Since the 1940s, fluoride has been added to community water supplies around the US in order to prevent tooth decay. Many dentists credit fluoridated water with dramatically lowering the incidence of cavities in the population, but a reassessment of the original studies on fluoride’s contributions suggest that it might not be quite as beneficial as originally supposed. Studies on fluoride published in the Journal of Dental Research have shown that fluoride’s action occurs mainly on the surface of the teeth, meaning that the benefits of ingesting the substance are negligible. Other research suggests that fluoride might be harmful.
Fluoride is generally not considered dangerous at low levels—the key is to make sure you don’t get too much. Data from the National Toxicology Program indicates that fluoride may be a carcinogen. And a University of Utah study found “a small but significant increase” in the risk of hip fracture in elderly men and women exposed to artificial fluoridation at one part per million—a low level that’s within the range recommended by the US Environmental Protection Agency (EPA). Though the links between fluoridated water and cancer or hip fractures haven’t been definitively proven, some scientists are urging caution and calling for an end to the practice of adding fluoride to drinking water.
Advocacy groups are also raising questions about the safety of sealants. Sealants, which are usually applied to back teeth as barriers against decay-causing bacteria, are under fire because they may leach bisphenol-A (BPA), an endocrine disruptor. Endocrine disruptors have been linked to decliningdecreased male fertility and increased cancer rates in humans.
Controversy began with a University of Granada study, published in Environmental Health Perspectives in 1996, which found that BPA had leached into patients’ saliva shortly after dental sealant application. In response to this study, the ADA tested the 12 brands of sealants that carry its seal of acceptance and found that 11 of them leached no detectable BPA; they contacted the manufacturer of the twelfth, who implemented additional quality control procedures and whose product then leached no detectable BPA in subsequent testing. However, many experts say much more research is needed before it can be concluded what kinds of sealants leach BPA, and whether BPA can be absorbed from saliva at harmful levels.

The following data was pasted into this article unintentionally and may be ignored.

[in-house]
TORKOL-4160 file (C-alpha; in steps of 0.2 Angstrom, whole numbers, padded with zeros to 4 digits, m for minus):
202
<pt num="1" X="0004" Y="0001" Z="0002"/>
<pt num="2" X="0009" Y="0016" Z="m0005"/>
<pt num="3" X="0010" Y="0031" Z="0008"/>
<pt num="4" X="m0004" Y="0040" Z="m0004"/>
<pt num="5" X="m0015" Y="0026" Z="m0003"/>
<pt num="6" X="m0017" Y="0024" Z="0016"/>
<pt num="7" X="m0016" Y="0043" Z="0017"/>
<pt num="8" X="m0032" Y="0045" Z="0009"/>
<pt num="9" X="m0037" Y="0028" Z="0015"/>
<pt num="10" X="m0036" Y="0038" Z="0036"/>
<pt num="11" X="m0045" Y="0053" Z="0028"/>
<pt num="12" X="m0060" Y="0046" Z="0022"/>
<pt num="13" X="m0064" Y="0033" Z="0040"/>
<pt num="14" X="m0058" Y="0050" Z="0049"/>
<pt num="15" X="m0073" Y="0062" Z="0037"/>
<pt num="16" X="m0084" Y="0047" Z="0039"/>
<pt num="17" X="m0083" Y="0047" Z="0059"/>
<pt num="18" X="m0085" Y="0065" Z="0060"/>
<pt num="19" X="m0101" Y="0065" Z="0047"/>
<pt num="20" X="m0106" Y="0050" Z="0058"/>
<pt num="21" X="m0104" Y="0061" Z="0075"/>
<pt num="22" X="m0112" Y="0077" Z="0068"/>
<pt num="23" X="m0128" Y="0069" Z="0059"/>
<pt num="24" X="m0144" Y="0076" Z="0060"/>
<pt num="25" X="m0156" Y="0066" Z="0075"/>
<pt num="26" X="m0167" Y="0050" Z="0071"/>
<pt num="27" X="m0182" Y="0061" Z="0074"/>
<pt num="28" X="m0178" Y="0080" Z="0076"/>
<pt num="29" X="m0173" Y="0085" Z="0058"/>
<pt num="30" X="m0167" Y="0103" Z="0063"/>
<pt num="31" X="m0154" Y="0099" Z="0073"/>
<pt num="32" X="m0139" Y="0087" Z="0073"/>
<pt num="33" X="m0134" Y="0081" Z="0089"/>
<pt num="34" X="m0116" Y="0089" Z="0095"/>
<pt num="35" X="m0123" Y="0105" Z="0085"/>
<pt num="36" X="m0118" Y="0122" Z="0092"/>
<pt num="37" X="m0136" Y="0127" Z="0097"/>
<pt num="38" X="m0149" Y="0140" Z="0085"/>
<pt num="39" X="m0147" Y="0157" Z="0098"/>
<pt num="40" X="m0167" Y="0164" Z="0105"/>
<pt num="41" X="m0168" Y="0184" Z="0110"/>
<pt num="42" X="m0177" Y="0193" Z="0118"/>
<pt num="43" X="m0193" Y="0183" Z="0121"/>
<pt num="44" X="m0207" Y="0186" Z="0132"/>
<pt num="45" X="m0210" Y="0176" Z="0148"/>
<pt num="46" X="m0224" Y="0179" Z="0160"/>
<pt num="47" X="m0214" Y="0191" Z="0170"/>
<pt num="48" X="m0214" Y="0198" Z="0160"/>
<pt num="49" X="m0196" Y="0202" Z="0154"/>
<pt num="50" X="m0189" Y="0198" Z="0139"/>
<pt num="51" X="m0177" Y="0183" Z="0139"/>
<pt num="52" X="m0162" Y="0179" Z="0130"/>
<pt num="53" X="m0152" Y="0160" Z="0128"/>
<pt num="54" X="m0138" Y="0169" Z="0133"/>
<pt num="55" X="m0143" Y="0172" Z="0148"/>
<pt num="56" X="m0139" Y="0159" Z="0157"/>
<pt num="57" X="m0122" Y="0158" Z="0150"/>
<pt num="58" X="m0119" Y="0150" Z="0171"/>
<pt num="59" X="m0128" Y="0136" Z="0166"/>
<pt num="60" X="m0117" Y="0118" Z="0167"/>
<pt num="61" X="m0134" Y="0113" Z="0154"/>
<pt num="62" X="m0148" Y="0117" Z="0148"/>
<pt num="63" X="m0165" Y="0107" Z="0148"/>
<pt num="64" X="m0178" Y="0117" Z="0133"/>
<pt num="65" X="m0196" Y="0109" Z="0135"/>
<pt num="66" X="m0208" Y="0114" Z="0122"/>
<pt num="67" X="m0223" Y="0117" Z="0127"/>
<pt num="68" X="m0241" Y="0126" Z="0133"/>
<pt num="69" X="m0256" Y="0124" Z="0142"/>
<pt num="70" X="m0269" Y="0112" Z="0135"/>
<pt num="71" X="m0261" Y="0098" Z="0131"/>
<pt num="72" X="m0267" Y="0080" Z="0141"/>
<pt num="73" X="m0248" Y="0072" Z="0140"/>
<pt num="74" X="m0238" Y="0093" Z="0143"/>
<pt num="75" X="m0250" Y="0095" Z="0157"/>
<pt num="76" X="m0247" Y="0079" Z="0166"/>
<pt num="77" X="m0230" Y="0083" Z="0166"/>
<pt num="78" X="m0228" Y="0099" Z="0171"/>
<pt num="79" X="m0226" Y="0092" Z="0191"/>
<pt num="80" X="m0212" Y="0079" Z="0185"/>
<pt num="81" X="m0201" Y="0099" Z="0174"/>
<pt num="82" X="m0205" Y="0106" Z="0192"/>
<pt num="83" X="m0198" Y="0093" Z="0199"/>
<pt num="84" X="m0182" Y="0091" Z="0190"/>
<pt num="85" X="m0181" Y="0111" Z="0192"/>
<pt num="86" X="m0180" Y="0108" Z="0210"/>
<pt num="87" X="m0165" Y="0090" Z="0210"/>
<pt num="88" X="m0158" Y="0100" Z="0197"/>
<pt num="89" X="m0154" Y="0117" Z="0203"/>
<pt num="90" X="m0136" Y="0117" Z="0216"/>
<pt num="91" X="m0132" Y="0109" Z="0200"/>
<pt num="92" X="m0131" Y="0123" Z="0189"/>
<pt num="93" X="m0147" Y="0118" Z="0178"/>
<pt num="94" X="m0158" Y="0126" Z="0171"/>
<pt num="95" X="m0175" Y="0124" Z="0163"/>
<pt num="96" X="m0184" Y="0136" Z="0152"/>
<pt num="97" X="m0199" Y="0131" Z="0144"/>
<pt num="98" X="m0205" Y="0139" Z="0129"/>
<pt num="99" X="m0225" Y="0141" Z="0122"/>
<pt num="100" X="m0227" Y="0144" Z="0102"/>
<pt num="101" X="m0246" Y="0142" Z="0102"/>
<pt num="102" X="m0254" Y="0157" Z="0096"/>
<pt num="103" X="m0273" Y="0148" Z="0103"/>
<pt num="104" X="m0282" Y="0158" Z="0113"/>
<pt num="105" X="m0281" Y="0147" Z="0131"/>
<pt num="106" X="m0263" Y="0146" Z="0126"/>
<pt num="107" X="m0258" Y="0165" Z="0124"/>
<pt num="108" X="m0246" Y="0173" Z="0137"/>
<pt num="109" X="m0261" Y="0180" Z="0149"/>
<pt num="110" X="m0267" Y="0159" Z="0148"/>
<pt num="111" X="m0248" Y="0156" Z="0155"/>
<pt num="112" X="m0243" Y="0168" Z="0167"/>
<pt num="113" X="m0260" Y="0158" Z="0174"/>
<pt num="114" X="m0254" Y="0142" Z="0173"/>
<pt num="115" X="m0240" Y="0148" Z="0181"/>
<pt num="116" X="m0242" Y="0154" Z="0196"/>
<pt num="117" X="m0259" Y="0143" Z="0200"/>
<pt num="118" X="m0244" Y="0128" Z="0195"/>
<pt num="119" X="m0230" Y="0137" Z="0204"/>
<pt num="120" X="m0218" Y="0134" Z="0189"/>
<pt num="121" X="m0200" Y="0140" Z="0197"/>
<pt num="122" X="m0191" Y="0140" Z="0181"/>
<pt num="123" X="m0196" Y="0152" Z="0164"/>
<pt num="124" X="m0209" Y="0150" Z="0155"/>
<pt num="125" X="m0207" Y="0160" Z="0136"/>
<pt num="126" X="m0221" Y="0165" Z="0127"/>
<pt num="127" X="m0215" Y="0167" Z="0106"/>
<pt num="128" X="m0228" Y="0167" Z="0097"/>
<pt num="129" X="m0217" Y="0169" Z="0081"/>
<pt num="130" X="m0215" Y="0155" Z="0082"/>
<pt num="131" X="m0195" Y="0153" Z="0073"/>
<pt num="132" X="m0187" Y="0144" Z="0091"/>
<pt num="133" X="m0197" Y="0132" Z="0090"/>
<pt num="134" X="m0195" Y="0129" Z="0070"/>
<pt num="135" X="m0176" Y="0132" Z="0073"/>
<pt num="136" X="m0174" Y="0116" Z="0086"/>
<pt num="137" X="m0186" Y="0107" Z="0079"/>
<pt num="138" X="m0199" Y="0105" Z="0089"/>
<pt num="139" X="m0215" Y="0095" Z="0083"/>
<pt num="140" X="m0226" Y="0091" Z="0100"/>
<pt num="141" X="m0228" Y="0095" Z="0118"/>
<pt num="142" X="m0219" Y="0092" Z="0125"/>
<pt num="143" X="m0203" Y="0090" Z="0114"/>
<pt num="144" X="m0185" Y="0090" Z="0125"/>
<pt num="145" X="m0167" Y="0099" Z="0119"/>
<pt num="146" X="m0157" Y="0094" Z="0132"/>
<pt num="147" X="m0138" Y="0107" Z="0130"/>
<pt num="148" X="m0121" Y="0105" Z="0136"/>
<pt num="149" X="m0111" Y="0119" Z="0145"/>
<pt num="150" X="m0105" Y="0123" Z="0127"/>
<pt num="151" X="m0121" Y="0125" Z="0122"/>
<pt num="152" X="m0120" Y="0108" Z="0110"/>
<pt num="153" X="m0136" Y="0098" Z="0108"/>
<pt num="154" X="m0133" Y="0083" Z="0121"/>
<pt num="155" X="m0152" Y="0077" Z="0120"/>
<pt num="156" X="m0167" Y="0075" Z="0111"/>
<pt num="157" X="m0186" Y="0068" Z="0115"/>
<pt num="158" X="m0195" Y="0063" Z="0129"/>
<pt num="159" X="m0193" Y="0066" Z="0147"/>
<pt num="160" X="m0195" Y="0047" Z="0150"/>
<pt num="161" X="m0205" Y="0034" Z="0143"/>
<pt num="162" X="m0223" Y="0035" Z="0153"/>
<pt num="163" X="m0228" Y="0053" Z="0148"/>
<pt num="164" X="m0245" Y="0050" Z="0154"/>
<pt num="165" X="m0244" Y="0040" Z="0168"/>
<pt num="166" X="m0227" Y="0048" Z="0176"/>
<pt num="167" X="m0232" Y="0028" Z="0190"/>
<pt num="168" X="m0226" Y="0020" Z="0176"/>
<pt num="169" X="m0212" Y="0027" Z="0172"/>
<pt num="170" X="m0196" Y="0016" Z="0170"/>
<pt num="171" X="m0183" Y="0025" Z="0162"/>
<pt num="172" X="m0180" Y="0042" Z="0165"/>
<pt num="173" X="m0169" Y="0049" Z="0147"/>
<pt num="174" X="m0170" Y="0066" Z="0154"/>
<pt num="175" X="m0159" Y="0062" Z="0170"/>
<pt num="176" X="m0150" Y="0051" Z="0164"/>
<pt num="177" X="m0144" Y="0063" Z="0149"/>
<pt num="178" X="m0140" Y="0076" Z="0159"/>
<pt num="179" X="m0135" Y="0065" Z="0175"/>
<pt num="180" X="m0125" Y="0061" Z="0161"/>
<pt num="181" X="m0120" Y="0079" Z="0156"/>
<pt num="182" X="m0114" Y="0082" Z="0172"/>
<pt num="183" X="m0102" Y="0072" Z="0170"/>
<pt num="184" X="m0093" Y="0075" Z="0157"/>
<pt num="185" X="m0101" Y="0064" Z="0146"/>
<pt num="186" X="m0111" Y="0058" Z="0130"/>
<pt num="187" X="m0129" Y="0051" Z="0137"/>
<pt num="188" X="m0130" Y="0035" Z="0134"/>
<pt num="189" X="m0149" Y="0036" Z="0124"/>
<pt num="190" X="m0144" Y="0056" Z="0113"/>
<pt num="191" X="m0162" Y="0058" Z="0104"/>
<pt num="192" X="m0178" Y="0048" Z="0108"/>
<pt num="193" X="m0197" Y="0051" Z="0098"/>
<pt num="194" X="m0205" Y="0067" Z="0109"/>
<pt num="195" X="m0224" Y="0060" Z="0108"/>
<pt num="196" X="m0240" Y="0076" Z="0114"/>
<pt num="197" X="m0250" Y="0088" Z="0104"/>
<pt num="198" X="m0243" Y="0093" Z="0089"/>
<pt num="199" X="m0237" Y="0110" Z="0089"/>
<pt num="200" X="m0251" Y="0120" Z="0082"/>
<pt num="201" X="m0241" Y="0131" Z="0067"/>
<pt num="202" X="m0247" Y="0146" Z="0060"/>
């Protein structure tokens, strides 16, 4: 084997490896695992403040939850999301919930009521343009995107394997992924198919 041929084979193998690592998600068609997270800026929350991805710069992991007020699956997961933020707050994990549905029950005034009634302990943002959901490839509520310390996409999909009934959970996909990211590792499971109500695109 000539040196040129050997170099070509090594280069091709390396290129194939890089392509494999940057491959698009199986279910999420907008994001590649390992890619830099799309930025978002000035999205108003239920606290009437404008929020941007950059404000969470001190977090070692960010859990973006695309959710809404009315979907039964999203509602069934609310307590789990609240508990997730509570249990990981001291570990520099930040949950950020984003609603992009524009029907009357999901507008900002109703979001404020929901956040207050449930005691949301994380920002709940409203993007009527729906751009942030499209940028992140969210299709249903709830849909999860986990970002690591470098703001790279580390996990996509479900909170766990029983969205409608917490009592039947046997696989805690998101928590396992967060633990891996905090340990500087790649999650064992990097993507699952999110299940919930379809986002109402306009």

Some dentists are also challenging conventional wisdom on root canals. These invasive procedures are performed when bacteria infiltrate teeth through cavities or cracks and compromise the soft tissue inside. The root canal procedure removes diseased pulp and seals the tooth to prevent infection from spreading.
Some research—based largely on studies conducted by Dr. Weston Price in the early 20th century and detailed in a 2008 book by Dr. George Meinig—suggests that bacteria can continue to spread despite root canal procedures, possibly entering the bloodstream and causing harmful infections in the liver, kidney, heart, eye, or other tissue.
The American Association of Endodontists states that more recent attempts to duplicate Dr. Price’s research have not yielded the same results, and root canals are safe; the IAOMT says that contemporary studies show microorganisms persisting in root canals after treatment. Unfortunately, the current alternative to a root canal is tooth extraction, which dentists are reluctant to recommend.
“We need more research on the actual health risks to patients from this treatment, and whether techniques can be improved to reduce risk,” says Dr. Ziff. Dr. Johnson notes that the use of biocalyx, a special cement that expands as it hardens, is a developing technique that shows promise for reducing infection risk from root canals.
The Bottom Line
“The dental establishment feels threatened at the idea of finding anything harmful in the materials or practices it’s been recommending for decades,” says Dr. Johnson. “But just as we must urge the auto industry to reconsider its reliance on fossil fuels, we must urge the dental industry to support additional research on its favorite materials in order to protect human and environmental health.”
There’s reason to be hopeful, adds Dr. Ziff. “Individual dentists are making more of an effort to educate themselves, and I expect we’ll see some major positive changes over the next couple of decades,” he says.